The Gulf of Maine Expedition Institute is a sea kayak-based educational program seeking to document the Gulf of Maine through on-the-water and classroom-based experiences for learners of all ages.
Cobscook Bay's dramatic tidal range and strong currents have made it difficult to predict the impacts of events, such as oil spills or diseases that plague Downeast Maine’s salmon farms. Sea Grant has been working with the Cobscook Bay Resource Center and high school students in Lubec and Eastport since 1999 to monitor these tidal circulation patterns with drifters. One of the goals of the project is to involve students in collecting meaningful scientific data about the waters surrounding their communities.
MITZI is a virtual, interactive exploration of the rocky intertidal zone that allows students to learn about species that reside in the intertidal zone and about patterns and processes that govern ecosystem structure. In 2005, Sea Grant provided Bigelow Laboratory for Ocean Sciences $5,000 to support development of MITZI, which is funded through a grant from the Davis Family Foundation.
In 2003, Maine Sea Grant provided program development funds to The Lobster Conservancy, a nonprofit organization in Friendship, ME, that "works with fishermen and volunteers throughout the Gulf of Maine region to sustain a thriving lobster fishery through science and community education." The Sea Grant funds supported a Lobster Literacy Retreat to train Maine educators to raise lobster larvae in the classroom, and to develop lobster-related curriculum units.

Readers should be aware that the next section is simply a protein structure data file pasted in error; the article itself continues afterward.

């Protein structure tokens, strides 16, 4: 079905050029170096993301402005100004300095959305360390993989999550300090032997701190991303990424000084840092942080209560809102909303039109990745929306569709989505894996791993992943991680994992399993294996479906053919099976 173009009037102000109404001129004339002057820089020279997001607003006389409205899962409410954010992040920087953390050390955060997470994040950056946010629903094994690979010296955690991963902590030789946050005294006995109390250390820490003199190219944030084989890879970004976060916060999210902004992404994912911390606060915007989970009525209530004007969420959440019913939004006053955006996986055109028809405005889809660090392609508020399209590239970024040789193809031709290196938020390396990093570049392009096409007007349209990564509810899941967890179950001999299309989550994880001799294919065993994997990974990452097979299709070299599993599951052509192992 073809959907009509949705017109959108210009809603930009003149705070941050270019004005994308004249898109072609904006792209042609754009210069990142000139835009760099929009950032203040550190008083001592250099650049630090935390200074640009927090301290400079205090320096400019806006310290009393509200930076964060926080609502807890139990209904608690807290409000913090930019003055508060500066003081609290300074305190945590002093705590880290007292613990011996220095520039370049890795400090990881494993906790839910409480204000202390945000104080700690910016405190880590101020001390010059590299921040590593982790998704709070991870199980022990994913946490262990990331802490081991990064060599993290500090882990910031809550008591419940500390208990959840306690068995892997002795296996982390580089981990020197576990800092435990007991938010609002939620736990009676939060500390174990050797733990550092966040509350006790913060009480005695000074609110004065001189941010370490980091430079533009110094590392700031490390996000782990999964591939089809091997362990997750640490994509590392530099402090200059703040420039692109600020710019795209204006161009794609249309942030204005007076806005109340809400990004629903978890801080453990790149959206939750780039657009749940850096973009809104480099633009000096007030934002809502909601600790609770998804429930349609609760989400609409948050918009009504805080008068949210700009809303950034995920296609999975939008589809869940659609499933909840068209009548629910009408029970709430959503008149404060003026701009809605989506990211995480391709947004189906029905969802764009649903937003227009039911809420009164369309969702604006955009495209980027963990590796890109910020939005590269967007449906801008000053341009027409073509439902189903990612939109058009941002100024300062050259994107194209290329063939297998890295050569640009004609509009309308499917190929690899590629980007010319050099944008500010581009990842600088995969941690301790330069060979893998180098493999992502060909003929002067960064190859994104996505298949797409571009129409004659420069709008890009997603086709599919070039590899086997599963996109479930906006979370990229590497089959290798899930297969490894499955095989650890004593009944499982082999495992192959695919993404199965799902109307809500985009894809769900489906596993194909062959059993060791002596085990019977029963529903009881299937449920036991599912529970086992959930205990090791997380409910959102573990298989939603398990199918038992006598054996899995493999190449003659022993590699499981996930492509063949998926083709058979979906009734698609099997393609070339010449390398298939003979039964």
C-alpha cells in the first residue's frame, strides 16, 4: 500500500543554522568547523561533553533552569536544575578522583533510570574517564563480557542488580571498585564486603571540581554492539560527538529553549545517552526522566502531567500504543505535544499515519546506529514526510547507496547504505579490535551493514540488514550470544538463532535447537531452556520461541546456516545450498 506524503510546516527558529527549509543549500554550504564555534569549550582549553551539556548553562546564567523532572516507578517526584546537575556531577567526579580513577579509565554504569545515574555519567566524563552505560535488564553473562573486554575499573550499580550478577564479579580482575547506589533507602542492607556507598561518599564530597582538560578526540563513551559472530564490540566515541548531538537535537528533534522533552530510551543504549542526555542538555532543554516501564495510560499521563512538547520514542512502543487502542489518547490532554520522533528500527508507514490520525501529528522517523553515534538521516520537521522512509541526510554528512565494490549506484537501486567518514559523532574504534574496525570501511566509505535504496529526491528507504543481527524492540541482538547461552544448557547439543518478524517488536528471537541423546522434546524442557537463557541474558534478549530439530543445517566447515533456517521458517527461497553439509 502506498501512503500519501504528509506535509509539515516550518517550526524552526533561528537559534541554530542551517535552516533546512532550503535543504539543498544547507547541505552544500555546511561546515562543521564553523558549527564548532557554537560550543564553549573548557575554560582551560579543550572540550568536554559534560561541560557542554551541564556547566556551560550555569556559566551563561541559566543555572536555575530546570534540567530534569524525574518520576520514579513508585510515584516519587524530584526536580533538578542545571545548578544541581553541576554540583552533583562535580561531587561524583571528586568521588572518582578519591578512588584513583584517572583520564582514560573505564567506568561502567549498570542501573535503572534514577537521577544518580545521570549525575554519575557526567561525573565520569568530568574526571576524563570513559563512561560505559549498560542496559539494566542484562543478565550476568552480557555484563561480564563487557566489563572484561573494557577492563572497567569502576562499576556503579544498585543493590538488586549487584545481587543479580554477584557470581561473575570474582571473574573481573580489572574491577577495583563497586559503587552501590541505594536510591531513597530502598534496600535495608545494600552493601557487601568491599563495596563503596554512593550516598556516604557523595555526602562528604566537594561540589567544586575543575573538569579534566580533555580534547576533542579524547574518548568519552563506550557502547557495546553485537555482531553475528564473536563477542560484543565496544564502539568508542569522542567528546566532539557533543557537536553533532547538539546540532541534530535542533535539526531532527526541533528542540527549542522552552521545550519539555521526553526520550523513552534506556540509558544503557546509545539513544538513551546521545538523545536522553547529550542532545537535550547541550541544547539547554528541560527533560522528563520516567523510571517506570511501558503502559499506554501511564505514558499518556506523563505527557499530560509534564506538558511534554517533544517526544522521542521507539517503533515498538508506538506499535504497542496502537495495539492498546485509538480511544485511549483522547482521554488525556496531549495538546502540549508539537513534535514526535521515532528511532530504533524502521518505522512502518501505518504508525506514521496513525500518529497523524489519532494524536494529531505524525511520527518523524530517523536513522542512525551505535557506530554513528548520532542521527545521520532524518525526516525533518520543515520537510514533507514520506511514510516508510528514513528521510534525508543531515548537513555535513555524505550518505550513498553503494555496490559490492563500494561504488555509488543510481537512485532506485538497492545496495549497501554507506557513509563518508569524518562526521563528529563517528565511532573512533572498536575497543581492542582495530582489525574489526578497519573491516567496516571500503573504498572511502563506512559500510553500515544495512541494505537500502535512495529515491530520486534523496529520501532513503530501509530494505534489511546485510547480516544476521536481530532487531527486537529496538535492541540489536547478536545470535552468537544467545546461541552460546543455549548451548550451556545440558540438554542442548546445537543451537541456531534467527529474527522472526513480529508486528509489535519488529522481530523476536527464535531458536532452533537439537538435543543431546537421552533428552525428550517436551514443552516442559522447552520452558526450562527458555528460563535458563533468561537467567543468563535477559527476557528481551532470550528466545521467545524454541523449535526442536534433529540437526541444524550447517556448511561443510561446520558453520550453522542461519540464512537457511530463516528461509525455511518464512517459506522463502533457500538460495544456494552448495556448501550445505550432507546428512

In 2003, Maine Sea Grant provided $5,000 in program development funds to the Herring Gut Learning Center, a nonprofit education organization in the small fishing community of Port Clyde, ME. This grant supported the development of a saltwater aquaculture system, which is a central part of the Center's multi-age education programs in marine science and technology.
Natalie Springuel and other MET members are working with communities on bay-related issues throughout the state. In Frenchman Bay in 2005 and 2006, Sea Grant partnered with a nonprofit organization in Mount Desert, ME, called the Mount Desert Island Water Quality Coalition (MDIWQC) to sponsor "The Ambassadors of the Bay," mini-expeditions modeled after the 2002 Gulf of Maine Expedition.
With a $102,000 grant from the U.S. Environmental Protection Agency awarded in 2003, University of Maine Cooperative Extension/ Sea Grant and School of Marine Sciences developed an environmental education program for middle and high school teachers and students, called The Silver Wake . Using marine phytoplankton as a theme, the program engages students in examining and protecting their local environment and demonstrates how local, hands-on science can help meet education standards, such as the Maine Learning Results .
Cobscook Bay's dramatic tidal range and strong currents have caused difficulties in predicting the impacts of events, such as oil spills or diseases that plague Maine’s salmon farms. MET member Chris Bartlett has been working with the Cobscook Bay Resource Center and high school students in Lubec and Eastport since 1999 to monitor these tidal circulation patterns with drifters. Part of the program has been designed to involve students in collecting meaningful scientific data about the waters surrounding their communities.